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Best Safety Practices for Offloading Construction Materials

Safety should be first on the minds of every contracting business. Standards are becoming more stringent and effective every day. Following these OSHA guidelines can not only protect your financial interests and reduce lawsuits, but can protect your workers from serious injury that can result in months or years of rehabilitation. Here’s a look at the best safety practices for offloading construction materials to protect your workers and business from accidents and liability.

Applying Best Safety Practices

The construction and contracting industries often overlook or neglect safety issues when it comes to loading and unloading construction materials. Unlike warehouses, where such processes are a large portion of day-to-day business, on the construction site they are a prelude or afterthought of the daily job and focus is on the use of materials rather than loading and unloading.

It’s important to shift perspective on this. Lumber bundles, windows, roof trusses and other materials weigh hundreds of pounds, and a lot of workplace injuries result from lack of safety procedures in handling them. The more your business pays attention to moving heavy materials, the better protected you and your workers will be.

best safety practices

Protecting Workers

Some of the best safety practices you can implement to protect your workers include the use of loading docks, specialized equipment such as forklifts and loaders and the proper training in their use, and thorough safety training and education for workers. Constant supervision and updates as well as following OSHA safety measures for such practices will save thousands in legal claims and damages.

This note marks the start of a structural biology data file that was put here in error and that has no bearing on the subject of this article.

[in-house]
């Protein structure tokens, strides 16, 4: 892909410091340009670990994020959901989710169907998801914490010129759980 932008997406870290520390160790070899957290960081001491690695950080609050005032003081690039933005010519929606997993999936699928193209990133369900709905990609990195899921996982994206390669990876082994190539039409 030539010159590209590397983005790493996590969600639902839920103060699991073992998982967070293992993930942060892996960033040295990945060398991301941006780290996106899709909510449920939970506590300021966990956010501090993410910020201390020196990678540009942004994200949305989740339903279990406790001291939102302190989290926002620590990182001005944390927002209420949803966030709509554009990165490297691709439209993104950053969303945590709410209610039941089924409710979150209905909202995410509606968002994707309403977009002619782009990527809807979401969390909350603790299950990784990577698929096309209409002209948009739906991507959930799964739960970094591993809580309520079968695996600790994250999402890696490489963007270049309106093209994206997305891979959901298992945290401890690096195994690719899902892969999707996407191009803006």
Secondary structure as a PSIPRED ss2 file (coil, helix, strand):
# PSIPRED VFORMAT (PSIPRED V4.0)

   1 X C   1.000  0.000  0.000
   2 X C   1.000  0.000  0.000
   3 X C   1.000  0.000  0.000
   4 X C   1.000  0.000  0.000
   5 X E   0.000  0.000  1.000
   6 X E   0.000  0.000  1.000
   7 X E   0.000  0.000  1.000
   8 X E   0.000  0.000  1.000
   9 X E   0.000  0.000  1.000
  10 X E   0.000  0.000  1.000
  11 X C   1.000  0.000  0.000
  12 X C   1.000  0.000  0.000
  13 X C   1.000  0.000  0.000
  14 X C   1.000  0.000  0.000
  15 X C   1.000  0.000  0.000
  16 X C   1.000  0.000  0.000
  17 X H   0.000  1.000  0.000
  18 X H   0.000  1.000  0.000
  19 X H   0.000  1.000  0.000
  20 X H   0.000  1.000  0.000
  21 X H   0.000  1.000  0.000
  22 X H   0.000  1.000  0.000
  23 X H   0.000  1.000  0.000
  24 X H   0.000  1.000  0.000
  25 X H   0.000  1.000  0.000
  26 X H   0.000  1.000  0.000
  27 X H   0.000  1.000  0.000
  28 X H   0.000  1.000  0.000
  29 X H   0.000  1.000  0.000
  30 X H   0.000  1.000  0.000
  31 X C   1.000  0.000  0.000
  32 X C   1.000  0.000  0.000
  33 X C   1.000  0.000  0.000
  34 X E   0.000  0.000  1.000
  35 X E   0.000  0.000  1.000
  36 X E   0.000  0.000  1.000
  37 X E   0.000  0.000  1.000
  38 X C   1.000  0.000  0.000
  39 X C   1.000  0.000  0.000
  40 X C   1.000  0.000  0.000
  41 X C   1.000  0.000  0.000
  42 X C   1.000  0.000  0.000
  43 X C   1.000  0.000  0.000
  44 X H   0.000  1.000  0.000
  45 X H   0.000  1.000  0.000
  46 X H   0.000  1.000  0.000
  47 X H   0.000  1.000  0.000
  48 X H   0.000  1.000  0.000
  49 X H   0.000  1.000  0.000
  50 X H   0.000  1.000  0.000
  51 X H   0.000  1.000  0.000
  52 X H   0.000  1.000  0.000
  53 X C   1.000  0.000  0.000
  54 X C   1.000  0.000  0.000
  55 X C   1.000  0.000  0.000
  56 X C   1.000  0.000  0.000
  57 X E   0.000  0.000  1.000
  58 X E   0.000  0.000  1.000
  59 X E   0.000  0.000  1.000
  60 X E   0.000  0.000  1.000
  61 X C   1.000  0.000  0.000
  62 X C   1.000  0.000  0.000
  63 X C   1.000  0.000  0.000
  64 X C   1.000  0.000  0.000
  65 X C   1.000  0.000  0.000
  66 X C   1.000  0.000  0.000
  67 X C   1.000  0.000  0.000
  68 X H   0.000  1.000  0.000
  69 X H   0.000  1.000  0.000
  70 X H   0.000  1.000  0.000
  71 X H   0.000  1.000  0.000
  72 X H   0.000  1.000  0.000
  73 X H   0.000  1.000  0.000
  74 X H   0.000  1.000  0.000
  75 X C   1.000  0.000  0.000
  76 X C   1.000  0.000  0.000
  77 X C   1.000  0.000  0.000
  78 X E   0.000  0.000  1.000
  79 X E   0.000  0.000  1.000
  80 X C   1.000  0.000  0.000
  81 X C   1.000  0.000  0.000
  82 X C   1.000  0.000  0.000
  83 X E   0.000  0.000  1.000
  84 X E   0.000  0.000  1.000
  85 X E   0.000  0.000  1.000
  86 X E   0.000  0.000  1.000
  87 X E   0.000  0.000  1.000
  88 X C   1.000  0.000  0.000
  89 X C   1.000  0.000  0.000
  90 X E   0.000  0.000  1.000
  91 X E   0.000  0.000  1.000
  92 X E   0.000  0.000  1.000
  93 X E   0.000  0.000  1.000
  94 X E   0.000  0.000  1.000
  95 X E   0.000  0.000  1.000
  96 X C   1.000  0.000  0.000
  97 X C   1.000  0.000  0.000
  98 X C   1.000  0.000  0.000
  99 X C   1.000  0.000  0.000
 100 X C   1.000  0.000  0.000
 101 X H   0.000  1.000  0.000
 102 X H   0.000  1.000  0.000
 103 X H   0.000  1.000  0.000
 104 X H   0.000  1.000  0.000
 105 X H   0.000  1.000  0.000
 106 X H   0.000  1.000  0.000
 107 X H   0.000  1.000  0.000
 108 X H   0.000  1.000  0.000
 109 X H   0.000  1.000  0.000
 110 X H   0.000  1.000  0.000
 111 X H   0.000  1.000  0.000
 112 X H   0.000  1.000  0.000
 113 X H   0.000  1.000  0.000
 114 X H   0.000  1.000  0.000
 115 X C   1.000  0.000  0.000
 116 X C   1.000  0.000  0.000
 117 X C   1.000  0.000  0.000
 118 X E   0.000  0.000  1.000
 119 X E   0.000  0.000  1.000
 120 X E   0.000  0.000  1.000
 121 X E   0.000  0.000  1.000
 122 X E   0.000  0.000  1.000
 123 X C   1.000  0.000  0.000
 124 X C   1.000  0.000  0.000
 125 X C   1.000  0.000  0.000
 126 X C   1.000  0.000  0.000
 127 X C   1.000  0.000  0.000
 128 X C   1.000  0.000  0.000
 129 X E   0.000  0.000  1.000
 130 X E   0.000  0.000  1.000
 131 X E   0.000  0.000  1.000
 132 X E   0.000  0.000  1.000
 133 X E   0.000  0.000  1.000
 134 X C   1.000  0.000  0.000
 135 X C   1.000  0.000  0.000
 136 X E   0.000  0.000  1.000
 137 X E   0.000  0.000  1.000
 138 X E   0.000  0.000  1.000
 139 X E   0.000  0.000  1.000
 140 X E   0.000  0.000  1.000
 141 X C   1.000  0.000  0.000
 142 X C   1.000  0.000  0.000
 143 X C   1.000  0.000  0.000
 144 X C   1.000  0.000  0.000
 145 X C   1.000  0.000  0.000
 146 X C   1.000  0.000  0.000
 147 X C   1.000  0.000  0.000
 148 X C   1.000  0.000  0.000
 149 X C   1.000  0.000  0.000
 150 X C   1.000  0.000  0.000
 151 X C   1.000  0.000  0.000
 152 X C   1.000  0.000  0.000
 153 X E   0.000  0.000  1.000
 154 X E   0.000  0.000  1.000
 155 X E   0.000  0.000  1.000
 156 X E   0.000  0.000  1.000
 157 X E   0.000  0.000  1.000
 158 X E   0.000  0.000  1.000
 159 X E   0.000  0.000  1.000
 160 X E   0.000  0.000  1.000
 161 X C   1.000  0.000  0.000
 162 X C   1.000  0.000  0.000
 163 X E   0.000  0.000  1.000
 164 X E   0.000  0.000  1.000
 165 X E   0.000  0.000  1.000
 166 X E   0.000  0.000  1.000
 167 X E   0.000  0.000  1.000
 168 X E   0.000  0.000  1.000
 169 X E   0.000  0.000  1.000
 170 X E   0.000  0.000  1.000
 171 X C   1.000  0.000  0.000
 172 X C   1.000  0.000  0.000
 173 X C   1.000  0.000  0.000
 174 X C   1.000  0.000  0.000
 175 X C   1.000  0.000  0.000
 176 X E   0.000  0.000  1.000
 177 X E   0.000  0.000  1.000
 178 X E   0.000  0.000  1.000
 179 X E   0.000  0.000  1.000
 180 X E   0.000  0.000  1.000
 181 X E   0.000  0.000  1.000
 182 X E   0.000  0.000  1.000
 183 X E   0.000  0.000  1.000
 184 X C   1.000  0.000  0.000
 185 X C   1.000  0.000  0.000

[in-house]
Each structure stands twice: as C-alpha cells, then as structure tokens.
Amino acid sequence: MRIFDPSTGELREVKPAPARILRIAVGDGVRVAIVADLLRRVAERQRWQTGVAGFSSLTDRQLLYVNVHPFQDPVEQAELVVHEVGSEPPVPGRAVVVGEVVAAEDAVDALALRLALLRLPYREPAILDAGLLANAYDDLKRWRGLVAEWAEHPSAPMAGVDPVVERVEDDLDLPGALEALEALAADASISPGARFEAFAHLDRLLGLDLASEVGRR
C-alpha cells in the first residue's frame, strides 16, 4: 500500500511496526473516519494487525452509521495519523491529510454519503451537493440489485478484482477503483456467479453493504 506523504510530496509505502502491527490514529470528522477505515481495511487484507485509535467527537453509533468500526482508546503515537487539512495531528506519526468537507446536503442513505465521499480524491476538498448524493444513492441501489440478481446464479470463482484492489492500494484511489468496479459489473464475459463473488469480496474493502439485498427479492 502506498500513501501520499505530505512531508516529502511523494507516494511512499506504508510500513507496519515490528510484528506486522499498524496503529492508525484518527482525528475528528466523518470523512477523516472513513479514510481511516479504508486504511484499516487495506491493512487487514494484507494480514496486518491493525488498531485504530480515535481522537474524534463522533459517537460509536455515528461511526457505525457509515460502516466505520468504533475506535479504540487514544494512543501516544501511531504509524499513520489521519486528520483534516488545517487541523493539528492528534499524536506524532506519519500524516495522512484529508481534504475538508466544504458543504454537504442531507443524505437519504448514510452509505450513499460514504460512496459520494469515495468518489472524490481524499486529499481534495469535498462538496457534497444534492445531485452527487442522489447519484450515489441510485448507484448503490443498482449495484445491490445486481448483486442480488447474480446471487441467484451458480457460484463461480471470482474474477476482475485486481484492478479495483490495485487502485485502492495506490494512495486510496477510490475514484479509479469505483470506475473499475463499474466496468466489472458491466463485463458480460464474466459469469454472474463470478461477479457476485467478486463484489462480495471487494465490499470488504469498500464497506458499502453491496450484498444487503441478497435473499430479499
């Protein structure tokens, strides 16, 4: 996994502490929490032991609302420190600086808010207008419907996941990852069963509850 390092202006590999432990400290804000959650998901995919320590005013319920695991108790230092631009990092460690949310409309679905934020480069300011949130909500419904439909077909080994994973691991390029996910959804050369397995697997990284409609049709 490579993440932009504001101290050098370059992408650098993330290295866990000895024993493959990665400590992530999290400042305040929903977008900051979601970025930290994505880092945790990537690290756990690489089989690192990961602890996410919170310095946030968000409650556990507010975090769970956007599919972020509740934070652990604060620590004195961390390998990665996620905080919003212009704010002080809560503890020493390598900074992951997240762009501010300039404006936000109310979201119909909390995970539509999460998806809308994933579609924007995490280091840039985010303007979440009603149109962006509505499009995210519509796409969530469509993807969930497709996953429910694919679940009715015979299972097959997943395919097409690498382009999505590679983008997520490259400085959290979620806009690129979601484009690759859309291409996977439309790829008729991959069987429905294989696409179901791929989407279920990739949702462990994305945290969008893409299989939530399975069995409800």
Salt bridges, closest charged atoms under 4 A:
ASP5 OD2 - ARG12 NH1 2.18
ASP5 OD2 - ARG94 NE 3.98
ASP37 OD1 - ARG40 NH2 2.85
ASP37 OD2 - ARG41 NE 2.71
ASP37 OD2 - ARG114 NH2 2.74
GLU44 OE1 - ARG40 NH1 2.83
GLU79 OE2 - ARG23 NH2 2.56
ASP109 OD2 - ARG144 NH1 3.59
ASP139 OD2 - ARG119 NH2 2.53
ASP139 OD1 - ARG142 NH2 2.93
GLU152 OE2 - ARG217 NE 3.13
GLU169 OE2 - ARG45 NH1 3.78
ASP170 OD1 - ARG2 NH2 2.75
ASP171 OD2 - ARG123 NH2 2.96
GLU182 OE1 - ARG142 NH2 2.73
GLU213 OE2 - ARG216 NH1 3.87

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Understanding Risk

Workers need to be thoroughly educated and trained in the risks involved with heavy lifting and awkward materials. The best defense against accidents and injury is knowledge. Common workers comp claims in this area include strains, sprains, bruising and fractures from improper lifting, dropped or spilled materials and supplies that are not properly restrained.

Equipment Use

Knowing and respecting the limits of equipment use is vital to safety standards. Employees that are using heavy equipment such as forklifts need to be thoroughly and properly trained and certified. No worker who is not certified should be in the area of the equipment, and proper warning and signage should be posted. Equipment limits should be thoroughly observed according to manufacturer’s guidelines.

Make sure that building materials are always centered on the forklift and kept as far back as possible. The lowest position on the platform should be used while the equipment is moving and loads should be piled and cross-tiered as often as possible.

Never adopt a casual attitude towards moving building materials. The application of best safety practices is vital to mitigating safety risks and protecting both you and your workers from accidents, lawsuits and liability. In addition, make sure that you are carrying the proper contractors insurance policy for when incidents do occur.